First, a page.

Next Stop: Paradise
Six seasonally appropriate honeymoon hot spots, all just a direct flight away from Logan.
January: 67–81 degrees
February: 68–82 degrees
We’ve all heard the news flash: Thanks to posh resorts and a souped-up international airport, Cancún is no longer just for spring breakers. The real news, though, lies 35 miles south, around the Riviera Maya town of Playa del Carmen. The area has all the natural beauty of Cancún—minus the college kids and strip-mall hotels. It’s rich in history, culture, and, most importantly, secluded beaches. Those looking to loll around in the sun can do so while sipping margaritas. Adventure-seekers can snorkel in underground freshwater cenotes (limestone caves) or climb the ruins of Chichen Itza, Tulum, or Cobá. More motivated honeymooners can book eco-tours to zipline through the jungle. The late winter months bring humidity-free warm temperatures, so while your wedding guests are deciding how to shovel out their cars, your burning dilemma will be: Lie on the beach or sit by the pool?
Sweet suites: There’s exclusive, and then there’s hidden-entrance exclusive. Guests get what they pay (a lot) for at the 64-room Maroma Resort and Spa, where every conceivable luxury—think plunge pool, fitness alcove, and spa area—comes inside each oceanfront Sian Nah suite. At night, hundreds of flickering candles line landscaped walkways that weave throughout the property’s three pools, private beach, and restaurants (866-454-9351, maromahotel.com).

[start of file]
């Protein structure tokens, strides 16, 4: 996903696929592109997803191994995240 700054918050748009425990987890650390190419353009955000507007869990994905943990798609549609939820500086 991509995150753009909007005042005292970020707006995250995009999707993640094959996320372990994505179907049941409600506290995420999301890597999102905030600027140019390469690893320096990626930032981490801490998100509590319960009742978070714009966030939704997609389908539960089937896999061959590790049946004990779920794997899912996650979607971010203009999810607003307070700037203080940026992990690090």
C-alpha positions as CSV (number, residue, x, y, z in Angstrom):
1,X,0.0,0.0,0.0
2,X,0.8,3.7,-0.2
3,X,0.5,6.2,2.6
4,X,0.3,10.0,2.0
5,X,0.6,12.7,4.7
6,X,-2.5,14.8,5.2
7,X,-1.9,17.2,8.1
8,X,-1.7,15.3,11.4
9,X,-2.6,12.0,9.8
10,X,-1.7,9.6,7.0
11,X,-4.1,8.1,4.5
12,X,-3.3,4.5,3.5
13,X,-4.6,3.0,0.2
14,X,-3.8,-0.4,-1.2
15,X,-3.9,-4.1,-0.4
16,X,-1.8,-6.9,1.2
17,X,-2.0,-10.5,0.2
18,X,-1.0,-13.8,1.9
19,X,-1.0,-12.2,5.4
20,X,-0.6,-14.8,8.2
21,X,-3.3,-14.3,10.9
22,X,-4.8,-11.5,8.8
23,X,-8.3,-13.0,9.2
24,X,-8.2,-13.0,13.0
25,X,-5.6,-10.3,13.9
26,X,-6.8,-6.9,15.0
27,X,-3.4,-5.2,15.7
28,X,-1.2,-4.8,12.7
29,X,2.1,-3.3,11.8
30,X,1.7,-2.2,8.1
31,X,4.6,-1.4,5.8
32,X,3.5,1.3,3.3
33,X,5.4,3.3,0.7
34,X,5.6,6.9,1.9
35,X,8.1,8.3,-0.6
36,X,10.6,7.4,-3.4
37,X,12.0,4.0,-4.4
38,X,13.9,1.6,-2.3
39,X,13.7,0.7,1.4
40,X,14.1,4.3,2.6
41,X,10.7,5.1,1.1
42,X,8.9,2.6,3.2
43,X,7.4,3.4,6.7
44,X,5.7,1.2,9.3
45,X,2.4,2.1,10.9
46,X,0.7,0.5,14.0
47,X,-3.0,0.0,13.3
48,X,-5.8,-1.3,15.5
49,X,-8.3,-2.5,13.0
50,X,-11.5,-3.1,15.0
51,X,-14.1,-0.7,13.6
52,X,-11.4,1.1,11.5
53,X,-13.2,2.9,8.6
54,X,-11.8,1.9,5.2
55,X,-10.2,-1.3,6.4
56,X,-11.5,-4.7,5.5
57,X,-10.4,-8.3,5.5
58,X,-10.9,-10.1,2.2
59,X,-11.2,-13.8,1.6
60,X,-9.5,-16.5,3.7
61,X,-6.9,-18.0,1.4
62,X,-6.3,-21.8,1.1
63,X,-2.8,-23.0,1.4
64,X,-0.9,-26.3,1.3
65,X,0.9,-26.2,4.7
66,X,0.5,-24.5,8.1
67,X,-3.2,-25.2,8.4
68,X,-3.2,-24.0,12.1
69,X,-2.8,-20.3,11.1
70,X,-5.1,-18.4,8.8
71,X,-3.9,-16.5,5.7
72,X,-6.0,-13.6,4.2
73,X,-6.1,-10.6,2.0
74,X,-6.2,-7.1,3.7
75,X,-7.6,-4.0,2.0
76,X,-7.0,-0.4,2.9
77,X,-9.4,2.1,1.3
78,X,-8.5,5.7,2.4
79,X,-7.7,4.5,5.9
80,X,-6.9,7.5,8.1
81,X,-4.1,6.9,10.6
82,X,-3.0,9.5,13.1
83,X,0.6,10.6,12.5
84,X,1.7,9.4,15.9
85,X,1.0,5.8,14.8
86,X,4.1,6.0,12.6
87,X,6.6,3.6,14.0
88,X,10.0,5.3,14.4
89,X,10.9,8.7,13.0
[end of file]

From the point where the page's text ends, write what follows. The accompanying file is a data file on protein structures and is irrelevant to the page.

Brand new and spa-centric, the 128-room Mandarin Oriental Riviera Maya is centered around a turquoise cenote. Nesting turtles burrow near its private white-sand beach, while honeymooners get rubbed down in the spa’s VIP couples’ suite or stretch their limbs in private yoga classes. Those who spring for the Villa Presidencial get their own butler and chef (866-526-6567, mandarinoriental.com).
One memorable meal: Rustic taco stands and “Mexican” eateries line Playa del Carmen’s crowded Quinta Avenida, but much of the authentic Mayan food—cactus, poblano mole—comes from the area hotels, surprisingly. At Maroma, special occasions can be celebrated right on the beach, where lovers sit at private tables-for-two attended to by personal waiters (866-454-9351, maromahotel.com).
Best for: Hotel snobs, beach bums, spa fanatics, water lovers, romantics, naturalists, millionaires.
Not for: Partiers, gourmands, those looking to mingle or make friends, anyone on any sort of budget.
-Sascha de Gersdorff
To find out about honeymoons in California, go on to the next page…
March: 46–64 degrees
April: 47–67 degrees
Sure, you could spend your entire honeymoon tucked away in a bungalow built for two. Restless types, however, should consider something a bit more active, like meandering down California’s Pacific coast. The unforgettable stretch of road promises a spectacular beach around the bend of every corner and a plethora of places to pull off for diversions. Ride the roller coaster in Santa Cruz, browse galleries in ritzy Carmel-by-the-sea, go tidepooling in Big Sur, rent cruiser bikes on Santa Barbara’s palm-lined waterfront—and never see the same sunset twice. Hitting the coast in spring means you’ll get green hills, tons of wildflowers, and fewer crowds. (The tradeoff is that you’ll need a wetsuit if you want to hit the waves.) And take out a few extra days on the rental car, because when you reach LA, you might just want to turn right around and drive it all again.